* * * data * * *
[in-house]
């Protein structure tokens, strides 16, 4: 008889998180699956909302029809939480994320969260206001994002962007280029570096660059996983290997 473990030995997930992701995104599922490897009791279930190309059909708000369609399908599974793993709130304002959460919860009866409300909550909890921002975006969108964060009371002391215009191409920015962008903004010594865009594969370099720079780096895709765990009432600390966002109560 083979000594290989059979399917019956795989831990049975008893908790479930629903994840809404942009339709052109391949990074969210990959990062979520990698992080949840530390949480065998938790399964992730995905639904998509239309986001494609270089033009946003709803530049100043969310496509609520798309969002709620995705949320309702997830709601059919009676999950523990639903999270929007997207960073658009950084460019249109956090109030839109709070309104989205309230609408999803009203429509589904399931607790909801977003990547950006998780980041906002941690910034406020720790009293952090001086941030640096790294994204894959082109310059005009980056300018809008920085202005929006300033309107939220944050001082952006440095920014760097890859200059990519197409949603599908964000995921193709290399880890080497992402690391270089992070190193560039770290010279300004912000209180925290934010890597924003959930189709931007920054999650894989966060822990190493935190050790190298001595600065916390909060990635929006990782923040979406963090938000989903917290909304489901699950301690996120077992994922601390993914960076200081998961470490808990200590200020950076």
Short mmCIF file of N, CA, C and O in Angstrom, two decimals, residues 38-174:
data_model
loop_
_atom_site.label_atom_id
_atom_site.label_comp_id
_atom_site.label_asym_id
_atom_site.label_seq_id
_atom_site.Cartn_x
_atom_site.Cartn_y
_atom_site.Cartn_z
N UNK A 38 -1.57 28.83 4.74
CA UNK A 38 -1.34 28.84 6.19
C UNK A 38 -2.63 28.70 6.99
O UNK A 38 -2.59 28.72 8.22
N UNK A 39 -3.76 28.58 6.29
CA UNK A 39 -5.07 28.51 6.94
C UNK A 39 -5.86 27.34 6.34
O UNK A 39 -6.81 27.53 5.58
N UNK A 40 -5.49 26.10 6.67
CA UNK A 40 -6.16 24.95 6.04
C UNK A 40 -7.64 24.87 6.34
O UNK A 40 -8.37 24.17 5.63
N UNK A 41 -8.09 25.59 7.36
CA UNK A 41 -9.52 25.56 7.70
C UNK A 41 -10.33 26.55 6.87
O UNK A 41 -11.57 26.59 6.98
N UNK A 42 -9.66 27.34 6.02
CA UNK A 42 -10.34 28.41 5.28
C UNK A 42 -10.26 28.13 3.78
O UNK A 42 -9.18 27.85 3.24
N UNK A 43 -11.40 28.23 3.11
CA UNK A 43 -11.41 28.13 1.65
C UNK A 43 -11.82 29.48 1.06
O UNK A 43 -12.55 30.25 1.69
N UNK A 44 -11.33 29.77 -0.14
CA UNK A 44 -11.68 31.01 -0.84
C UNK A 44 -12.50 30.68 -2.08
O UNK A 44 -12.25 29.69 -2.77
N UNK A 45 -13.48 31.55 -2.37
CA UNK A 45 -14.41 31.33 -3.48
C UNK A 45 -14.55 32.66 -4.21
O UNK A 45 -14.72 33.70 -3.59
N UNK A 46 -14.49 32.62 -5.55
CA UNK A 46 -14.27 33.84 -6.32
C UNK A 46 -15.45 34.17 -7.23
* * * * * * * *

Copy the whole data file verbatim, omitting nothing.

[in-house]
């Protein structure tokens, strides 16, 4: 008889998180699956909302029809939480994320969260206001994002962007280029570096660059996983290997 473990030995997930992701995104599922490897009791279930190309059909708000369609399908599974793993709130304002959460919860009866409300909550909890921002975006969108964060009371002391215009191409920015962008903004010594865009594969370099720079780096895709765990009432600390966002109560 083979000594290989059979399917019956795989831990049975008893908790479930629903994840809404942009339709052109391949990074969210990959990062979520990698992080949840530390949480065998938790399964992730995905639904998509239309986001494609270089033009946003709803530049100043969310496509609520798309969002709620995705949320309702997830709601059919009676999950523990639903999270929007997207960073658009950084460019249109956090109030839109709070309104989205309230609408999803009203429509589904399931607790909801977003990547950006998780980041906002941690910034406020720790009293952090001086941030640096790294994204894959082109310059005009980056300018809008920085202005929006300033309107939220944050001082952006440095920014760097890859200059990519197409949603599908964000995921193709290399880890080497992402690391270089992070190193560039770290010279300004912000209180925290934010890597924003959930189709931007920054999650894989966060822990190493935190050790190298001595600065916390909060990635929006990782923040979406963090938000989903917290909304489901699950301690996120077992994922601390993914960076200081998961470490808990200590200020950076």
Short mmCIF file of N, CA, C and O in Angstrom, two decimals, residues 38-174:
data_model
loop_
_atom_site.label_atom_id
_atom_site.label_comp_id
_atom_site.label_asym_id
_atom_site.label_seq_id
_atom_site.Cartn_x
_atom_site.Cartn_y
_atom_site.Cartn_z
N UNK A 38 -1.57 28.83 4.74
CA UNK A 38 -1.34 28.84 6.19
C UNK A 38 -2.63 28.70 6.99
O UNK A 38 -2.59 28.72 8.22
N UNK A 39 -3.76 28.58 6.29
CA UNK A 39 -5.07 28.51 6.94
C UNK A 39 -5.86 27.34 6.34
O UNK A 39 -6.81 27.53 5.58
N UNK A 40 -5.49 26.10 6.67
CA UNK A 40 -6.16 24.95 6.04
C UNK A 40 -7.64 24.87 6.34
O UNK A 40 -8.37 24.17 5.63
N UNK A 41 -8.09 25.59 7.36
CA UNK A 41 -9.52 25.56 7.70
C UNK A 41 -10.33 26.55 6.87
O UNK A 41 -11.57 26.59 6.98
N UNK A 42 -9.66 27.34 6.02
CA UNK A 42 -10.34 28.41 5.28
C UNK A 42 -10.26 28.13 3.78
O UNK A 42 -9.18 27.85 3.24
N UNK A 43 -11.40 28.23 3.11
CA UNK A 43 -11.41 28.13 1.65
C UNK A 43 -11.82 29.48 1.06
O UNK A 43 -12.55 30.25 1.69
N UNK A 44 -11.33 29.77 -0.14
CA UNK A 44 -11.68 31.01 -0.84
C UNK A 44 -12.50 30.68 -2.08
O UNK A 44 -12.25 29.69 -2.77
N UNK A 45 -13.48 31.55 -2.37
CA UNK A 45 -14.41 31.33 -3.48
C UNK A 45 -14.55 32.66 -4.21
O UNK A 45 -14.72 33.70 -3.59
N UNK A 46 -14.49 32.62 -5.55
CA UNK A 46 -14.27 33.84 -6.32
C UNK A 46 -15.45 34.17 -7.23